George Ramirez: “These stats are awesome! It’s really distasteful to hear many of my family members and friends talk about the dangers of visiting Mexico. I’m a current student living in Guadalajara and love to travel (road trips and camping). The one thing I really do hate is that the backroads are virtually not accessible by a normal vehicle. Other than that, it’s a great country to come and visit, maybe even possibly live. The dollar makes the visit worth-wild and the people are heartwarming and polite. The roads, I recommend to stay on the tolls, are awesome. The news portrays the country as savage and full of violence but that is actually not the case. Even the dimmest and darkest alleys of the most “dangerous zones’ ‘ in Mexico, I can guarantee, are just as safe as the ones in the states. I have traveled the country far and wide and have never had any troubles, although corruption within the police is rampant through bribes. I’ve fraternized with all sorts of people from different social and economic backgrounds and I felt safe. When I lived in the states, SoCal was a war zone with many friends and family getting assaulted, raped, and some even murdered. This hasn’t occurred in my long stay here and I am confident this will not change. I am definitely going to show off these stats!”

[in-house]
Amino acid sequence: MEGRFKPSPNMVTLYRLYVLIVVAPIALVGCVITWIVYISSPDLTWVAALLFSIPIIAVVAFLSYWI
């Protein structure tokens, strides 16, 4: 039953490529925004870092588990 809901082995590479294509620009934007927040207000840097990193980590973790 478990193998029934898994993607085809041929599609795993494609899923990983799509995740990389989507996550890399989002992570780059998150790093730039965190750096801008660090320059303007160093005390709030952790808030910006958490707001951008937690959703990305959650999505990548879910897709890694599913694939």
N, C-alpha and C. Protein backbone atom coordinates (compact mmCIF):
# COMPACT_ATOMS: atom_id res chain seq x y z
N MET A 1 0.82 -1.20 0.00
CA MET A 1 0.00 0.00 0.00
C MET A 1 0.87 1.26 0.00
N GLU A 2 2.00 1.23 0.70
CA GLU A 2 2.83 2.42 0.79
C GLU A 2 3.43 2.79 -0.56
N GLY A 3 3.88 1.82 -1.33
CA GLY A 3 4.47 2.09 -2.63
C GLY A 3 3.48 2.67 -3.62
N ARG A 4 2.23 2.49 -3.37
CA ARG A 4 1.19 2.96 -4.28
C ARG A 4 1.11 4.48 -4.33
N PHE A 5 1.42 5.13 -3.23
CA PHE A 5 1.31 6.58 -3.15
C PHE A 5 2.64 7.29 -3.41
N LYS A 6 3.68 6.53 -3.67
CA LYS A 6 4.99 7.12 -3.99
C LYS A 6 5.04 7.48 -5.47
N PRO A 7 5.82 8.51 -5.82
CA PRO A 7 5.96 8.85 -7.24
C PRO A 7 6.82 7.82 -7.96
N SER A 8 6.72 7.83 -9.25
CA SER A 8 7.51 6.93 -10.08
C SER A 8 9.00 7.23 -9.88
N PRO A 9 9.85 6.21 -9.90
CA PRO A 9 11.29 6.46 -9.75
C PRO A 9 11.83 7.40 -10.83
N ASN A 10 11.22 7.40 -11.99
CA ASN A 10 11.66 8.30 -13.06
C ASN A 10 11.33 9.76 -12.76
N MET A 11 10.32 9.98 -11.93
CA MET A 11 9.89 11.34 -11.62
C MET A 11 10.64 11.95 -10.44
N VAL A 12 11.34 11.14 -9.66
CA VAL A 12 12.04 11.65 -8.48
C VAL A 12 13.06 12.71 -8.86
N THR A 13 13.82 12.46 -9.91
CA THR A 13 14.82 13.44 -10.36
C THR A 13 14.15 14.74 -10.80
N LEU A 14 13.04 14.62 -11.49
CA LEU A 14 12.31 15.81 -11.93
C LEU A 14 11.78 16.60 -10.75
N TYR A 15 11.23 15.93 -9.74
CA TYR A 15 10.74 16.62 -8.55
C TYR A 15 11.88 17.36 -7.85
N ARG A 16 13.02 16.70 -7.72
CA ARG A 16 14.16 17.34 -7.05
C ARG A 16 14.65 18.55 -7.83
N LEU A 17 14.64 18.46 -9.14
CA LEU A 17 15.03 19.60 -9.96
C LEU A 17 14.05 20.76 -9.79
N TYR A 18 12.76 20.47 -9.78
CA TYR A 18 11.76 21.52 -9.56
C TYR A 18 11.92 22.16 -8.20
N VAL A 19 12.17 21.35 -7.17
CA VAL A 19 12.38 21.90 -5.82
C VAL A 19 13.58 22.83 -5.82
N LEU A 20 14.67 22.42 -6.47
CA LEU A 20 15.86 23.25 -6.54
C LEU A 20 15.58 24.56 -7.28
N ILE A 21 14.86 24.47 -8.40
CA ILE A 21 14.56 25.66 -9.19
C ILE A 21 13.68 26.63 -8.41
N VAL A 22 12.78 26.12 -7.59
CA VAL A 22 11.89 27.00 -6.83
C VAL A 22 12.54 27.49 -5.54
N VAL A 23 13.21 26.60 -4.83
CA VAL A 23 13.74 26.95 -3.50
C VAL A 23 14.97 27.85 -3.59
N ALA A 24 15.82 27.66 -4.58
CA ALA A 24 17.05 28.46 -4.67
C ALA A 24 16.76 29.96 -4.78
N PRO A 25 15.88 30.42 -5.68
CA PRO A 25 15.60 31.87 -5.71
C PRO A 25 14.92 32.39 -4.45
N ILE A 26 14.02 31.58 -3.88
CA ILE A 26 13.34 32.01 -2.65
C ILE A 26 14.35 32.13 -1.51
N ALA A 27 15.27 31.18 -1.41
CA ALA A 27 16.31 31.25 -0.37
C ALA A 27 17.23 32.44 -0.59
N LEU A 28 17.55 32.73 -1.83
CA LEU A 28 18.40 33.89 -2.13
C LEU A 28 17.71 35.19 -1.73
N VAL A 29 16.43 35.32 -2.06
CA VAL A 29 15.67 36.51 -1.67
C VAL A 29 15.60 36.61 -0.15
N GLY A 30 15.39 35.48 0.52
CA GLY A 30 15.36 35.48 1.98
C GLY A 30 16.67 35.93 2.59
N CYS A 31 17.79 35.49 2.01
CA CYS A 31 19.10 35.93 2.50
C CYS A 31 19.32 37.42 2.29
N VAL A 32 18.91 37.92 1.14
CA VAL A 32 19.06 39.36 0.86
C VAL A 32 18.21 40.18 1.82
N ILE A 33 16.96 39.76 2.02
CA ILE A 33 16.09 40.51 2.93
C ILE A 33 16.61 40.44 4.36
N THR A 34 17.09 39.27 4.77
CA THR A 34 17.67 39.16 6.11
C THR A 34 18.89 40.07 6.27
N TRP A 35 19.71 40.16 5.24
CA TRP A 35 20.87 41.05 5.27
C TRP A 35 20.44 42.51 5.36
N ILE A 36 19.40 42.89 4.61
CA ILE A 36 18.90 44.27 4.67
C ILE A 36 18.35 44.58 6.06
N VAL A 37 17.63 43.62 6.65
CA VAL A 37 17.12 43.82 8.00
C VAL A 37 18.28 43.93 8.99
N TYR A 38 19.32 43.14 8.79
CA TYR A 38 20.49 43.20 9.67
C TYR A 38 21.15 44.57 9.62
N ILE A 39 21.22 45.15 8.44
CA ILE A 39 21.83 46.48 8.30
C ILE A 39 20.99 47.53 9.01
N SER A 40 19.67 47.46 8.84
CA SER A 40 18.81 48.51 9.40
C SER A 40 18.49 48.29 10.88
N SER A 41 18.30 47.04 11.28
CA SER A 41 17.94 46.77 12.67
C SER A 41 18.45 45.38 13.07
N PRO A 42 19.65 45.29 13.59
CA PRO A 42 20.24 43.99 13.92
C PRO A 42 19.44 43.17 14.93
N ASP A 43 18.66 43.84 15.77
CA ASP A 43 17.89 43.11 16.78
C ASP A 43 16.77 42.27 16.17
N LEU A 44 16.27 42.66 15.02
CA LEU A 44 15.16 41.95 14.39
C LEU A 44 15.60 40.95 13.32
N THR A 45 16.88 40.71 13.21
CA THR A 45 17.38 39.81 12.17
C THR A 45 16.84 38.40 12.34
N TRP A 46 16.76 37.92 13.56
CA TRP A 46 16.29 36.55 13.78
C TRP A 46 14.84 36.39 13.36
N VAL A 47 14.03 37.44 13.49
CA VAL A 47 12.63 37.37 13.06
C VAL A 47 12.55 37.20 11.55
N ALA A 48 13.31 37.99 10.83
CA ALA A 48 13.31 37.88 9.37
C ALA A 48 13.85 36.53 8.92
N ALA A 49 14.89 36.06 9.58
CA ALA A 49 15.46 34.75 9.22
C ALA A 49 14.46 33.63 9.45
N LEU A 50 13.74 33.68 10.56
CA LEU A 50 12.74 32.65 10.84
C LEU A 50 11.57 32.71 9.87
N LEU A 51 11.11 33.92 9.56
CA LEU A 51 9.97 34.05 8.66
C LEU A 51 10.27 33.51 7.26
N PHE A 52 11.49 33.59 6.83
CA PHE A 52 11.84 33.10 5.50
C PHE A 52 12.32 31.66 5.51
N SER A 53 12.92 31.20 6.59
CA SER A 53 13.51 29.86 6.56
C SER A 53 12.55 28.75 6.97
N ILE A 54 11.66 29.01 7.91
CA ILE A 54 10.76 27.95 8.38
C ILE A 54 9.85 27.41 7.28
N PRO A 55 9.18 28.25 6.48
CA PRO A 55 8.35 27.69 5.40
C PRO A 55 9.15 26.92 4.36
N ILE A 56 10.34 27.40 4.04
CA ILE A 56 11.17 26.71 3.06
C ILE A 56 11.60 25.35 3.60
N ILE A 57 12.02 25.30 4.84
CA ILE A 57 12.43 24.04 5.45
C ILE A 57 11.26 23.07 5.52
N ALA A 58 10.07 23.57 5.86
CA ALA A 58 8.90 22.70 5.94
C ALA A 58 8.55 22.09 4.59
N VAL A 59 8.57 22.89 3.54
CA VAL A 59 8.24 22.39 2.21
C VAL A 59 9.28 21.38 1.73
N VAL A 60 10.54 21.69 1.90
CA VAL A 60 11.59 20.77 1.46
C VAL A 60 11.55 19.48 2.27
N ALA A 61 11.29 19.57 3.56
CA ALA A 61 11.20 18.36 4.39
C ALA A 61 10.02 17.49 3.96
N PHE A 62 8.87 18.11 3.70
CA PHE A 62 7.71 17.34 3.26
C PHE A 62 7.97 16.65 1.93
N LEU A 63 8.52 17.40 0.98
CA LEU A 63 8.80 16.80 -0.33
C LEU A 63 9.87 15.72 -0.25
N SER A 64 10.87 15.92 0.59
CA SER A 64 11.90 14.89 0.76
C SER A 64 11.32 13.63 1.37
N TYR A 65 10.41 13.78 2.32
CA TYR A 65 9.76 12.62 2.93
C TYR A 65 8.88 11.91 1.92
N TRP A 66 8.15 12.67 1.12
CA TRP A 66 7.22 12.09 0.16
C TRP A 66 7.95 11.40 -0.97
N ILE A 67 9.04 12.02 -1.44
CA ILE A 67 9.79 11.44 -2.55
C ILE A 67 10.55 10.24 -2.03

Alex Van Guy: “Most Americans visiting Cancun only go to touristic safe towns like Cancun. Chances of a native American being beaten to death and having his car stolen is also quite higher compared to a Mexican.”
Will Cabo: “It’s no country for old men…!!! I mean if you are afraid of whatever, stay home. Everybody else is welcome in Cabo San Lucas, Mexico.”
Mary Nelson: “I moved to Mexico in April, 2011. I am still there. I have spent the longest time in Puerto Vallarta (about 5). When I told my daughter I was going, she was not happy. US headlines can be larger when it is related to a problem in Mexico. Wonder why?”
Rohan Barnett: “Another important point: I’ve read that almost all of those US citizens killed in Mexico were not tourists but in fact involved in the drug trade.”
Lane Johnson: “How many Mexican visitors are killed in the US? Last year 8 Mexicans shopping in a Walmart in El Paso were killed, along with 13 US citizens and a German visitor.”
Penelope Perez: “There are so many mycologists who travel to Mexico on the regular to study the biodiversity and unique eco regions. My dad is from Mexico and constantly warns me it is not safe, meanwhile my mycology friends are always inviting me to Oaxaca and Veracruz research stations for big hikes. It seems like if you are doing nerdy things in Mexico with people who are research professionals, you will just be immersed in that field work away from most things. But, if you are doing anything adjacent to the drug trade or illegal things, bad things will inevitably happen.”